Just a word of caution to anyone seduced by the power of Quantum::Superpositioning (as I was around 10 months ago:) : Quick, it ain't; Memory hungry it is.
It's a fun, and very powerful demonstraton of some powerful concepts, but using it in workaday code is costly. To demonstrate that, I reimplemented the brute force algorithms shown in the Q::S pod for is_prime(), factors() and GCD() using fairly standard perl, and the result show that this is not permature microoptimisation I am talking about:
The benchmark #! perl slw
use strict;
use List::Util qw[max];
use Quantum::Superpositions UNARY => ['CORE::int'];
use Benchmark qw[cmpthese];
sub pl_all{ $_  return 0 for @_; 1 }
sub PL_is_prime{ $_[0]==2  pl_all map{ $_[0] % $_ } 2..sqrt($_[0])+1
+ }
sub QS_is_prime{ $_[0]==2  $_[0] % all(2..sqrt($_[0])+1) != 0 }
our ($QS_count, $PL_count);
cmpthese( 1, {
'Q::S' => q[ $QS_count = 0; $QS_count += QS_is_prime($_) ? 1 : 0 f
+or 2..10000; ],
'perl' => q[ $PL_count = 0; $PL_count += PL_is_prime($_) for 2..10
+0000; ],
});
print "Primes found: Q::S:$QS_count; Perl:$PL_count\n\n";
sub QS_factors { eigenstates (int($_[0] / any(2..$_[0]1)) == ($_[0] /
+ any(2..$_[0]1))); }
sub PL_factors{ grep{ $a = $_[0]/$_; int($a) == $a } 2 .. $_[0]  1; }
our (@QS_factors, @PL_factors);
cmpthese( 1, {
QS_factors => q[ $a=1; @QS_factors = QS_factors($_) for map{$a *=
+$_} 2 .. 6; ],
PL_factors => q[ $a=1; @PL_factors = PL_factors($_) for map{$a *=
+$_} 2 .. 9; ],
});
print "qs:\n@QS_factors\npl:\n@PL_factors\n";
sub QS_GCD{
my ($x, $y) = @_;
my $common = all(any(QS_factors($x)), any(QS_factors($y)));
any(eigenstates $common) >= all(eigenstates $common);
}
sub PL_GCD{
my ($x, $y) = @_;
my %any;
max grep{ ++$any{$_} > 1 } PL_factors($x), PL_factors($y);
}
our ($QS_GCD, $PL_GCD);
cmpthese( 20, {
QS_GCD => q[ $a=$b=1; $QS_GCD = QS_GCD($a=$b, $b *= $_) for 2 .. 6
+; ],
PL_GCD => q[ $a=$b=1; $PL_GCD = PL_GCD($a=$b, $b *= $_) for 2 .. 9
+; ],
});
print "QS:$QS_GCD  PL:$PL_GCD"
The results D:\Perl\test>qstest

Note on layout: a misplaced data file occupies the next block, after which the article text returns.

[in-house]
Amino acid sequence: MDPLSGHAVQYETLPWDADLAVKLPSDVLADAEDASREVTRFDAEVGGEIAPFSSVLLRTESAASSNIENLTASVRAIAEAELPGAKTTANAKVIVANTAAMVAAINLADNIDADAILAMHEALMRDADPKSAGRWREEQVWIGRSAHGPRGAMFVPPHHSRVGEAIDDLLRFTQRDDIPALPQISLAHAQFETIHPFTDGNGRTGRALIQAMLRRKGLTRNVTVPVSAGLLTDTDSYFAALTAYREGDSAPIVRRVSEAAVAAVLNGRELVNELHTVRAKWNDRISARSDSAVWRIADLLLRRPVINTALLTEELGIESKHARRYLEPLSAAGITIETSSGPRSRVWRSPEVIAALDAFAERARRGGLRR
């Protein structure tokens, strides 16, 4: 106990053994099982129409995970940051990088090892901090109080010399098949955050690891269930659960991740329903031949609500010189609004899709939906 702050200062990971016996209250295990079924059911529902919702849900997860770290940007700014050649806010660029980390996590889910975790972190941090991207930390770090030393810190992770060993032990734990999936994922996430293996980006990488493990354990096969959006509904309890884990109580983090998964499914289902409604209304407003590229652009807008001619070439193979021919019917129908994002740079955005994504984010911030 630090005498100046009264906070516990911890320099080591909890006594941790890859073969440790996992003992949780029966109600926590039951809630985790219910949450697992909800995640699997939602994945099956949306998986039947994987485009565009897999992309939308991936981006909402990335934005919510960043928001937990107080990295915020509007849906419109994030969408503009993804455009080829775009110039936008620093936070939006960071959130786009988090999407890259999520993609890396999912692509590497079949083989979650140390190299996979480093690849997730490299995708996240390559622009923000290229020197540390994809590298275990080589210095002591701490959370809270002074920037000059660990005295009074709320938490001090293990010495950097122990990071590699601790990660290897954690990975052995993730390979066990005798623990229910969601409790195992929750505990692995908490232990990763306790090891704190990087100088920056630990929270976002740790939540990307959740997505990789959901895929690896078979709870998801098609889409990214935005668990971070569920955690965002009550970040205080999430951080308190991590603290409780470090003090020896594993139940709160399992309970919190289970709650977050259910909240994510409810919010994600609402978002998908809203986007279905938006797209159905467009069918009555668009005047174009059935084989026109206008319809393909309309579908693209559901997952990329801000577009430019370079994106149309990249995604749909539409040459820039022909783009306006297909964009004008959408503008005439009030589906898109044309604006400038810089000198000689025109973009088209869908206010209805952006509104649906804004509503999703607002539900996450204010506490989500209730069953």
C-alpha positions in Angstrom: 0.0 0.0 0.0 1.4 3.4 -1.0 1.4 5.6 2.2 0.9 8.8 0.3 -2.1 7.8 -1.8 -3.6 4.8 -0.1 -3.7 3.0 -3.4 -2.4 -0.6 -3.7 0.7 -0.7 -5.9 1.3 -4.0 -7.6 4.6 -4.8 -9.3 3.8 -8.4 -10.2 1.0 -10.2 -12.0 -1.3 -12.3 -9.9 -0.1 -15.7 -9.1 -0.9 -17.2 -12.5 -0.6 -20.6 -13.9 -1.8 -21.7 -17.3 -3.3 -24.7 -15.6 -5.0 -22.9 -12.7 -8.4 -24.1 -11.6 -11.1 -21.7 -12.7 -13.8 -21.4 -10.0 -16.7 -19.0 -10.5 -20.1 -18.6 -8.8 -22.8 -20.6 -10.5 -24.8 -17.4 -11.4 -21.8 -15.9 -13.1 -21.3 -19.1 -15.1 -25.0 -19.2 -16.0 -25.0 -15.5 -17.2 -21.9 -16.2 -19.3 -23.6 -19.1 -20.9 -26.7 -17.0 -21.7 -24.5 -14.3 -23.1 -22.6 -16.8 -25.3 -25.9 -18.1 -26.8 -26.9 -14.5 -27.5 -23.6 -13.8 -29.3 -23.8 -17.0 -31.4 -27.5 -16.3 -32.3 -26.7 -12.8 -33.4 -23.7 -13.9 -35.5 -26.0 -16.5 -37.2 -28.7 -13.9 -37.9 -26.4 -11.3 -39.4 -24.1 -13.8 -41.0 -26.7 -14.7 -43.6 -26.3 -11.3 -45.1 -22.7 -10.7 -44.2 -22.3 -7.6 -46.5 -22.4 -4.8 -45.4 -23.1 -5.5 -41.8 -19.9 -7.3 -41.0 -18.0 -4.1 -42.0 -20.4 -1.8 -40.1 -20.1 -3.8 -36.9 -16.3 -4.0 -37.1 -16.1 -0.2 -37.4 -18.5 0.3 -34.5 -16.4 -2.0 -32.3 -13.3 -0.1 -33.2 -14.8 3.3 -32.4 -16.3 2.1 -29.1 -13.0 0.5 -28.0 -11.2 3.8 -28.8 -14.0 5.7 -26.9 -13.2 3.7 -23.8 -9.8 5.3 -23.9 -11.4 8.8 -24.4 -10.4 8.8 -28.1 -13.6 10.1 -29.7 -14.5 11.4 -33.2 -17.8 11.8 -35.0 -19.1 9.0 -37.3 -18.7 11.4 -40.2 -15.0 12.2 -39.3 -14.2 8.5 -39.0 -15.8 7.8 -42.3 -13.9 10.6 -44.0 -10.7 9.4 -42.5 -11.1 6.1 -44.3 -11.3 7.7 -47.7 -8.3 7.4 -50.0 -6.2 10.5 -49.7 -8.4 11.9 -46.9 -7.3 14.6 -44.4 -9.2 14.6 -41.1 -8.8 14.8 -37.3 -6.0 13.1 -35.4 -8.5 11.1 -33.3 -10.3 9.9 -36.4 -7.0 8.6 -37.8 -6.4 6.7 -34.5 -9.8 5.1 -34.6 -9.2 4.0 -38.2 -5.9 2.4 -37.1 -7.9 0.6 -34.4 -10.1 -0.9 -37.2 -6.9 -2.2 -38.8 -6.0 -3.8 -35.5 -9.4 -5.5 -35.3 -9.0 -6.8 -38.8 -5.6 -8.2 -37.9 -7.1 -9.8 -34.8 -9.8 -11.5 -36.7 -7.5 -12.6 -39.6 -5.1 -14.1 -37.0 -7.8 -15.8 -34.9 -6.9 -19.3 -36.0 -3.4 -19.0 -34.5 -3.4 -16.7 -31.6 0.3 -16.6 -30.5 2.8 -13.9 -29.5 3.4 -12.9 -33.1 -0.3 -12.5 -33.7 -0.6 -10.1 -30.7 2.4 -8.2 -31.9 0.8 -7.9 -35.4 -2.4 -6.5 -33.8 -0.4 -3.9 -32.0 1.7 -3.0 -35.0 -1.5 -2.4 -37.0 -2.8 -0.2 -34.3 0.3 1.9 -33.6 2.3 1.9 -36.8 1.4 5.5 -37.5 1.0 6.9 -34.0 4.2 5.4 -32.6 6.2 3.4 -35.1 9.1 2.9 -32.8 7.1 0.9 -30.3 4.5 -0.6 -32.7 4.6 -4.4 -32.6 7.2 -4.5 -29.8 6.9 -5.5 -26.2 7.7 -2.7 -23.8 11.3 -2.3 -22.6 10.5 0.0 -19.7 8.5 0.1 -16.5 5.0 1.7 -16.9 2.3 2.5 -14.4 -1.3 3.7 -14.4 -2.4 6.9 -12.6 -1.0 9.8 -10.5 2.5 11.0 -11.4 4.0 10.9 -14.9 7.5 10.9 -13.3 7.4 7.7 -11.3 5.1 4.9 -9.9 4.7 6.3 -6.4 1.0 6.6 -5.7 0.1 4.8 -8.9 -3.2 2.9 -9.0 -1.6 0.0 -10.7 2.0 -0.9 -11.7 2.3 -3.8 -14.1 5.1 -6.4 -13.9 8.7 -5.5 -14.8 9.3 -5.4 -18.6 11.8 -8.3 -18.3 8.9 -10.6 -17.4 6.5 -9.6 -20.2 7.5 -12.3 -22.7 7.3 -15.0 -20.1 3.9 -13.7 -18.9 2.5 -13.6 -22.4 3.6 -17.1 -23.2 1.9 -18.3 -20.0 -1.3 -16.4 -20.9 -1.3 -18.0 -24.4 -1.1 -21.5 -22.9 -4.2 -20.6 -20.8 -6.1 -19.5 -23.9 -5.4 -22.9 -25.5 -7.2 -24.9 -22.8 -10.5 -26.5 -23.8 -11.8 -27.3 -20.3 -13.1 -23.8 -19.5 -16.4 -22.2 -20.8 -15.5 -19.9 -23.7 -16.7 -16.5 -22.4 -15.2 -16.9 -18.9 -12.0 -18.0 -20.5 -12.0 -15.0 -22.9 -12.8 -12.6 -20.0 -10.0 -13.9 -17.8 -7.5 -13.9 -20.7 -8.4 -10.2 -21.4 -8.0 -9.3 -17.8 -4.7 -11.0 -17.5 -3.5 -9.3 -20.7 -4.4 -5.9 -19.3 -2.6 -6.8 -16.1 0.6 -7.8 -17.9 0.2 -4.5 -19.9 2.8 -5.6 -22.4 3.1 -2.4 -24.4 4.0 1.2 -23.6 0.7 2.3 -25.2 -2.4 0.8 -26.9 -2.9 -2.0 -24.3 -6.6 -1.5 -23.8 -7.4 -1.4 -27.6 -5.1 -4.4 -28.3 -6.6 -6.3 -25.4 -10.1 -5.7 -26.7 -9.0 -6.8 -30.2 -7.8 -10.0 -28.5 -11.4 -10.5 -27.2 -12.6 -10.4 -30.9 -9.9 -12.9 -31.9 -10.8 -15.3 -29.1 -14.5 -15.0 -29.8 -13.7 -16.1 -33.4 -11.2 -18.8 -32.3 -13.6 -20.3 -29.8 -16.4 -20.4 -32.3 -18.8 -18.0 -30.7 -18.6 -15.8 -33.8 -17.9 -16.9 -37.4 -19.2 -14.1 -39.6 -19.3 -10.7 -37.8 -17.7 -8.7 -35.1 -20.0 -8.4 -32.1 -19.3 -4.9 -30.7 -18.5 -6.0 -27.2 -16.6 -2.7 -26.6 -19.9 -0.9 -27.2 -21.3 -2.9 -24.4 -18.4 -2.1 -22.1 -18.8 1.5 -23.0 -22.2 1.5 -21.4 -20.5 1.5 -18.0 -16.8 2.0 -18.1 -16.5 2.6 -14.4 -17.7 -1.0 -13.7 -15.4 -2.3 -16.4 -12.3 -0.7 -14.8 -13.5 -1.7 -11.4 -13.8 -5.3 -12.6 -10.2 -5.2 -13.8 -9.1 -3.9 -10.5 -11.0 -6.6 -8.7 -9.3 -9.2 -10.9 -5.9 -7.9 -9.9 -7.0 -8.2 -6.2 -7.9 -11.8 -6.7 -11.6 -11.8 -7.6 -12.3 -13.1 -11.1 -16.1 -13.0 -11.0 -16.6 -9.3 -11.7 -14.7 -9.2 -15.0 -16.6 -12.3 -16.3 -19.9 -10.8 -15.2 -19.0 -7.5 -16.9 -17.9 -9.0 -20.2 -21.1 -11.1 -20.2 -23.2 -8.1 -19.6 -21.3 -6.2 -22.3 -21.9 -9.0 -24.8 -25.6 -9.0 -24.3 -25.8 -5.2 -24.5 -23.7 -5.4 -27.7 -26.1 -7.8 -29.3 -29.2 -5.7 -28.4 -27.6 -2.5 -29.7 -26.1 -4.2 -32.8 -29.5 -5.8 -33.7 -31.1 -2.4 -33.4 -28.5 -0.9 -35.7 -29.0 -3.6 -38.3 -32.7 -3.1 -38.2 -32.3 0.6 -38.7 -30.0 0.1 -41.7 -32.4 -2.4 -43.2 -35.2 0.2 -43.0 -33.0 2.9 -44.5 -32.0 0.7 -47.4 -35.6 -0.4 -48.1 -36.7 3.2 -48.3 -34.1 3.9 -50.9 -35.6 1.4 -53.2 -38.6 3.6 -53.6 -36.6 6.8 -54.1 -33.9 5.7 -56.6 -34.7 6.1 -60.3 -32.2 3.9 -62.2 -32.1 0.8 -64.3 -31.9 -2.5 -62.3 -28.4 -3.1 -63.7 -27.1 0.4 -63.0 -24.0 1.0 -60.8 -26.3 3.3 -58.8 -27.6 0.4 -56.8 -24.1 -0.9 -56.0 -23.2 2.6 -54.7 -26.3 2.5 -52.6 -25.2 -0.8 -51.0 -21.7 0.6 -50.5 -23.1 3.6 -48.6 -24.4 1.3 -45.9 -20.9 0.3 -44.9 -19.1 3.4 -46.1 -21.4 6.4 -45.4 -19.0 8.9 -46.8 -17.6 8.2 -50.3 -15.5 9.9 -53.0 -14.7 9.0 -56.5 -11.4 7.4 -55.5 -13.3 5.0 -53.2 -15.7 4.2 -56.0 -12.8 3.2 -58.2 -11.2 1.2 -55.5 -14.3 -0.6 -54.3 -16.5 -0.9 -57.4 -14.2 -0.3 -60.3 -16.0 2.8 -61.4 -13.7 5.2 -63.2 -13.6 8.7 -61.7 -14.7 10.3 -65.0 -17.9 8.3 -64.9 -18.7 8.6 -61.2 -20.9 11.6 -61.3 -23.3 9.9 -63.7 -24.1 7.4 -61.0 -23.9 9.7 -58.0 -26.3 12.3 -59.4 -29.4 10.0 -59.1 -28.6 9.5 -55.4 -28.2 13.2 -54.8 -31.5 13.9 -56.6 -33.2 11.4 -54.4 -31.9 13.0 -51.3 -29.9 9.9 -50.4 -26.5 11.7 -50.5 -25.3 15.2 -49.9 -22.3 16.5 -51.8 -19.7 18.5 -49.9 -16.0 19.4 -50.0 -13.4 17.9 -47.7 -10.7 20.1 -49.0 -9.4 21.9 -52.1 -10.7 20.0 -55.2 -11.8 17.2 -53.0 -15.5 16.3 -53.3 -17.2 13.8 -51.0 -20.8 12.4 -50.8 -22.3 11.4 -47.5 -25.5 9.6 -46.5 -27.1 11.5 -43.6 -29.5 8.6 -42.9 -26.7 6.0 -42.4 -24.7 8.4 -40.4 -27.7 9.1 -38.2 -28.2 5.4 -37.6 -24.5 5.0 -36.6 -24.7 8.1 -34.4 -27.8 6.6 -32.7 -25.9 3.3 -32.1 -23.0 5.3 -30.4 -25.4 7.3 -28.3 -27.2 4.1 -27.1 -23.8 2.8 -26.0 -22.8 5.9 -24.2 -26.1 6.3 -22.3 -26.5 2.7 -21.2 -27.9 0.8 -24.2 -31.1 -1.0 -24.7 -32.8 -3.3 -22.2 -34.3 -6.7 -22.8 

s/iter Q::S perl
Q::S 282  98%
perl 4.87 5702% 
Primes found: Q::S:1229; Perl:1229
s/iter QS_factors PL_factors
QS_factors 322  100%
PL_factors 0.120 267905% 
qs:90 80 2 48 180 360 18 72 30 144 16 6 240 120 3 36 40 9 12 15 20 8 4
+ 60 24 45 10 5
pl:2 3 4 5 6 8 9 10 12 15 16 18 20 24 30 36 40 45 48 60 72 80 90 120 1
+44 180 240 360
s/iter QS_GCD PL_GCD
QS_GCD 336  100%
PL_GCD 0.148 226174% 
QS:60  PL:60
To put that into perspective, the nonQ::S version of is_prime() will find the 9592 prime < 100,000 in approximately half the time the Q::S version finds the 1229 < 10,000.
The non Q::S version of factors() will find the approx: 400,000 factors of 2!..9! in around a 5th of the time required by the Q::S version to find the approx 6000 factors of 2! .. 6!.
And The nonQ::S version will perform the approx: 400,000 divisions and int's and the approx: 800,000 comparisons involved in finding the GCD() (using this algorithm) between each succesive pair of factorial 2! thru 9! in about 1/5th the time taken for the Q::S version to do the (approx) 12,000 divisions, 6,000 int's and 12,000 comparisons.
Even when used for simple testing of arrays against constants Eg.if (all(@array) != 1) {...) the overheads are quite heavy and can quite quickly invoke swapping if your arrays are of any size.
Hopefully, once the functionality is moved into the core as C or XS, this caveat will disappear.
Examine what is said, not who speaks.
1) When a distinguished but elderly scientist states that something is possible, he is almost certainly right. When he states that something is impossible, he is very probably wrong.
2) The only way of discovering the limits of the possible is to venture a little way past them into the impossible
3) Any sufficiently advanced technology is indistinguishable from magic.
Arthur C. Clarke.
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